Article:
Nature’s therapy flows through northern California’s heartland
Anyone who’s ever taken a dip in hot or mineral spring waters has likely experienced therapeutic or medicinal bliss. And one of the most popular mineral springs areas in all of North America is Lake County—a pastoral northern California wine country region about 100 miles north of San Francisco.
The area gained world fame in the late 1800s and early 1900s for its celebrated collection of hot springs resorts—grand vacation getaways frequented by the biggest names in sports. These famous mineral springs resorts of yesteryear still have a footprint in the emerging Lake County wine country culture of today. And although many are still active, most of the vacation resorts have long closed.
The exception is Harbin Hot Springs, a retreat and workshop spa that was destroyed in the 2015 Valley fire but is currently being rebuilt and will reopen later this year. What’s more, Lake County remains home to the largest geothermal fields in the United States, continuing to produce these therapeutic springs which are surrounded by the region’s spectacular high-altitude vineyards and mountains ranges.
“The Native Americans had known about the mineral springs for centuries and centuries; they used them as healing centers and as ritual centers,” said Lake County’s curator of museums Antone Pierucci. “Lake County had the largest number of mineral springs throughout the western United States. It’s a pretty unique area.”
When settlers arrived in the region in the 1850s, some noticed the mineral springs could serve as tourist attractions. Elaborate luxury resorts were built around the mountains, beginning with the Harbin Springs Health and Pleasure Resort in 1870. Originally a health club, Harbin quickly changed its focus to being a sportsman’s resort with gymnasiums and hunting facilities.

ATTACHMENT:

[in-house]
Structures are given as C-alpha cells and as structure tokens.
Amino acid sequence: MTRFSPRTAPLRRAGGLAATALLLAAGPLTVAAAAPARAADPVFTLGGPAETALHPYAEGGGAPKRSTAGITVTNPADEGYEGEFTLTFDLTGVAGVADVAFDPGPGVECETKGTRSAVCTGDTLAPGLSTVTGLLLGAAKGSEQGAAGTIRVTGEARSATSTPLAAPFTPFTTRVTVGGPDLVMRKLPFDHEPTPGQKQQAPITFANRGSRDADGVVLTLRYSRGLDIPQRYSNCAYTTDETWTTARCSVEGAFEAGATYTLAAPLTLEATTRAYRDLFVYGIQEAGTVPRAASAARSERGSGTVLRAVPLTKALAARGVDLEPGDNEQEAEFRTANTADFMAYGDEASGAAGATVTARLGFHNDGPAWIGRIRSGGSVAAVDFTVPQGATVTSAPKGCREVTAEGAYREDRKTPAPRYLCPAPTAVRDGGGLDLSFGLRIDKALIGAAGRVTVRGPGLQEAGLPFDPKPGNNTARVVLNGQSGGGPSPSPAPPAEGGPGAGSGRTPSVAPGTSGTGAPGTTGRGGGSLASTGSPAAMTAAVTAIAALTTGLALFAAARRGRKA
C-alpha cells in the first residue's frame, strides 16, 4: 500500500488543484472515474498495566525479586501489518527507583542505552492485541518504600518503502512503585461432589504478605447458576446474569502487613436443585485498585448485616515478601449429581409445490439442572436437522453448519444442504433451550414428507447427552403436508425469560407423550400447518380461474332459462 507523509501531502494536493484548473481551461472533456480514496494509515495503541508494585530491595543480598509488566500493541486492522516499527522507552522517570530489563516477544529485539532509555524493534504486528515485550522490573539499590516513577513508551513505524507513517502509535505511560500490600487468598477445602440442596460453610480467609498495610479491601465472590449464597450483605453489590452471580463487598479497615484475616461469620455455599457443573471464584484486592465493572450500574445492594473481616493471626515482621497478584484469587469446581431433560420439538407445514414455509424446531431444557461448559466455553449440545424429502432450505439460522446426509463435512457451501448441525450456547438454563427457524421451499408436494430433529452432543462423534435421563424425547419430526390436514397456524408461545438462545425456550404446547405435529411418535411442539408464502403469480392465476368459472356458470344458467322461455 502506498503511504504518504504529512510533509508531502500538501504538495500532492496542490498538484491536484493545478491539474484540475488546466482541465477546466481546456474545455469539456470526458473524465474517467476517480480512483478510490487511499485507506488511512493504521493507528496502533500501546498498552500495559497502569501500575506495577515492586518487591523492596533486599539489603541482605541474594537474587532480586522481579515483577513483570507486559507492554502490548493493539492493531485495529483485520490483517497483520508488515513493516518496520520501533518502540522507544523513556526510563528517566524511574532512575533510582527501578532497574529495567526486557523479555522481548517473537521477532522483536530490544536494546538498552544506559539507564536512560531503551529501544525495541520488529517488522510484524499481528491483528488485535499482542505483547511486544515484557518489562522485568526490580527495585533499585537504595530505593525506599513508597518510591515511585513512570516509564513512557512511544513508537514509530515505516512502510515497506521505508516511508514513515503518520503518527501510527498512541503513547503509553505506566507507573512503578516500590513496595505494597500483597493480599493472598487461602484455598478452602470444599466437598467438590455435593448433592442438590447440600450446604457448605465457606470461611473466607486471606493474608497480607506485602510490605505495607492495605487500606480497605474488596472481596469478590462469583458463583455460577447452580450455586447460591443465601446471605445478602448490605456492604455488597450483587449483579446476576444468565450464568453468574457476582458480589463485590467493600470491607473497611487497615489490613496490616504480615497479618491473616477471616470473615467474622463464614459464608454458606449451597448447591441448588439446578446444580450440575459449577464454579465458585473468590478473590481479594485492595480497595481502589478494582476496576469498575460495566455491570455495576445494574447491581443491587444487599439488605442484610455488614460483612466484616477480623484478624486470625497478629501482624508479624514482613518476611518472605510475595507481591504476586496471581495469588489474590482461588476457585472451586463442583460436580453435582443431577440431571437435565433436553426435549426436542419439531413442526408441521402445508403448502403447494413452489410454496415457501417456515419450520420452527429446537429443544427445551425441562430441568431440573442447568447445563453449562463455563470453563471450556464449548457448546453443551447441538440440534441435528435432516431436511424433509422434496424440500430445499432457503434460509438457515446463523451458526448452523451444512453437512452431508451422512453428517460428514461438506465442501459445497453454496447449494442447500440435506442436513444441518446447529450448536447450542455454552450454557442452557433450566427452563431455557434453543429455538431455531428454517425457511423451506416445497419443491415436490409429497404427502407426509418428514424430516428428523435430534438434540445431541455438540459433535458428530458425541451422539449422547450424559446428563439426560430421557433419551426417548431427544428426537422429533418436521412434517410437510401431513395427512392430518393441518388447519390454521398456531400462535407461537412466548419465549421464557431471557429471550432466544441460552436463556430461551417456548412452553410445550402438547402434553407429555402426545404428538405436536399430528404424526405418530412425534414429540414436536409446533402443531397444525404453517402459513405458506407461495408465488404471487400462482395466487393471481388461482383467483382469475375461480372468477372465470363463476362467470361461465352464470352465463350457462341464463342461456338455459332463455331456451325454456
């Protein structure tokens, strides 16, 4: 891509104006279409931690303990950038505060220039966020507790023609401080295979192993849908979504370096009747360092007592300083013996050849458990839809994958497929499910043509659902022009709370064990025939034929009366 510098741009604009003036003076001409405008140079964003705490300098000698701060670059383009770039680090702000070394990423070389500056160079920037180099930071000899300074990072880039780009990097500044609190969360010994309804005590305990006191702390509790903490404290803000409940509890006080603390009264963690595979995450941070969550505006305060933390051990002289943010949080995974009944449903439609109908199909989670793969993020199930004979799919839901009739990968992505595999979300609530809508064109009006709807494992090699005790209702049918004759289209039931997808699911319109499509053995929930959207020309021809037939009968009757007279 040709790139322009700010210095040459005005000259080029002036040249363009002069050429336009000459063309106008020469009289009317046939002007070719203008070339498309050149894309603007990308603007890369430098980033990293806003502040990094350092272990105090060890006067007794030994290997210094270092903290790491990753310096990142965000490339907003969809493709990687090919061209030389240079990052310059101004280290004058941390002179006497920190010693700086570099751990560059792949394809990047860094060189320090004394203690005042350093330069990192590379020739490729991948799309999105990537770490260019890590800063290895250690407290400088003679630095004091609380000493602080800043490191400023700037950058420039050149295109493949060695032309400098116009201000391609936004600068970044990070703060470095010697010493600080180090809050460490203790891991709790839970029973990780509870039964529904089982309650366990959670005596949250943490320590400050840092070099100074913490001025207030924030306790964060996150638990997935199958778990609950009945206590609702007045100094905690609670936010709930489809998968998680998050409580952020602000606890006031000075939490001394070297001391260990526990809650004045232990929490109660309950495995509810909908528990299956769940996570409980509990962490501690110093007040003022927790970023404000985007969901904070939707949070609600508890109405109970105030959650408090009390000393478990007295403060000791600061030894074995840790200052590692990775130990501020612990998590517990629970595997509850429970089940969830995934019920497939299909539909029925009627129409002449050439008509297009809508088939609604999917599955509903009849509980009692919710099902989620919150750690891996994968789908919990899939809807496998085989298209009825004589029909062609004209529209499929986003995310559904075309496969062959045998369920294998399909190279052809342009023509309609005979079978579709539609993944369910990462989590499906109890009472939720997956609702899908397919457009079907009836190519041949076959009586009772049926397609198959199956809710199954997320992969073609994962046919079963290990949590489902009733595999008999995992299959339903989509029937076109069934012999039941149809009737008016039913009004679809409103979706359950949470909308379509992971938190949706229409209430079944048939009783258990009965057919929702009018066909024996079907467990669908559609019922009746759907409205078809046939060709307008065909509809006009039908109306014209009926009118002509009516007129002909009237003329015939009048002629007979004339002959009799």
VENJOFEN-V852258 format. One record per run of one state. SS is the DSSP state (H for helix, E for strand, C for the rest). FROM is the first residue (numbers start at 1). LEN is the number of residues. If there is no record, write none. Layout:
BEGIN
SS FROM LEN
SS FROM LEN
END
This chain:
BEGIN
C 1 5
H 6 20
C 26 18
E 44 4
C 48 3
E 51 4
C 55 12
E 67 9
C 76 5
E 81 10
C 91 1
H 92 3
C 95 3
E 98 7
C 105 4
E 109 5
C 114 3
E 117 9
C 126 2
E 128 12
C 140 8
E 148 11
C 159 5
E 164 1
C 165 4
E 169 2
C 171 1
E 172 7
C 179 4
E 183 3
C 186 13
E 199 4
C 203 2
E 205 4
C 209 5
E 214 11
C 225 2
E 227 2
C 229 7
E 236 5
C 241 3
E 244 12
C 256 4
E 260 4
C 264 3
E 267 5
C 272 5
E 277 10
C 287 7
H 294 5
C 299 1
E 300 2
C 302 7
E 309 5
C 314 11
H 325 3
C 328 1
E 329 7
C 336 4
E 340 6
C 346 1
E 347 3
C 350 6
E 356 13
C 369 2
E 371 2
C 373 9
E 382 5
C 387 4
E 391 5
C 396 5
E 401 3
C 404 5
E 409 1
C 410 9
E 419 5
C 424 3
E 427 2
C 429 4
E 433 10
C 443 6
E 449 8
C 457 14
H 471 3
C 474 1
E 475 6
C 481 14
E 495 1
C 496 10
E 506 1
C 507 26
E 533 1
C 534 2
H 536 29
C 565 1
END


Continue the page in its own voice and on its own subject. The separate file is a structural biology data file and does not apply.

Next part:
This attracted renowned boxers of the 1890s, when Ruby Robert Fitzsimmons and Jim Jeffries traded the world heavyweight title in a series of matches. Both vacationed at Harbin between bouts.
“Jeffries would train at Harbin,” Pierucci said. “There would be contests that they would do in the offseason that would attract people from all over the area. It was an opportunity to come see a world heavyweight champion in rural northern California. That was something people really jumped at.”
People also took advantage of the other mineral springs resorts opening in the area. Bartlett Springs opened in 1873 as a health resort where the springs were billed as treatment for rheumatism, a form of arthritis that inflames the joints and muscles. Anderson Springs also opened in 1873, serving guests “healing waters” to drink in addition to their soaking sessions. A springs resort called Hoberg’s opened in the 1880s, with notorious stagecoach robber Black Bart supposedly a frequent guest.
The resorts operated exclusively for the wealthy. “Vacationing was something that the elite did,” Pierucci said. “It took a huge amount of expense and quite a bit of time. You didn’t just go on a vacation for a week, you’d go vacation for the summer or you’d go vacation for the winter. It was a much longer-term commitment. And that’s what the hot springs in Lake County catered to.”
Lake County’s mineral springs resorts flourished in popularity from the 1870s until World War I, but the crowds began to taper when the Ford Model T caught on in the early 1910s. “The widespread use of the automobile fundamentally changed the way people vacationed,” Pierucci said. “When highways didn’t pass the resorts, people weren’t willing to go too far off the highway to vacation. That kind of rang the death knell for these resorts.”
And the final nail in their coffin, more often than not, was a wildfire.
The rolling mountain forests of Lake County experienced numerous significant wildfires in the 20th century. “Everyone who has lived here for any length of time has experienced and dealt with devastating wildfires,” Pierucci said, adding that wildfires meant the end for many of these resorts. “They wouldn’t have enough capital to rebuild.”
But the modern era couldn’t be any different. Harbin Hot Springs is set to open in less than a year, and the mineral springs now power a green energy facility known as The Geysers, the largest geothermal power plant in the country. Harnessing steam from deep below the earth’s surface, The Geysers produces enough electricity to power 725,000 homes.
Lake County has continued to pioneer with these unique minerals springs, as it has pioneered for hundreds of years. Come see what makes the region geologically unique, as Lake County’s unspoiled mountains, clear skies and blue waters are always open.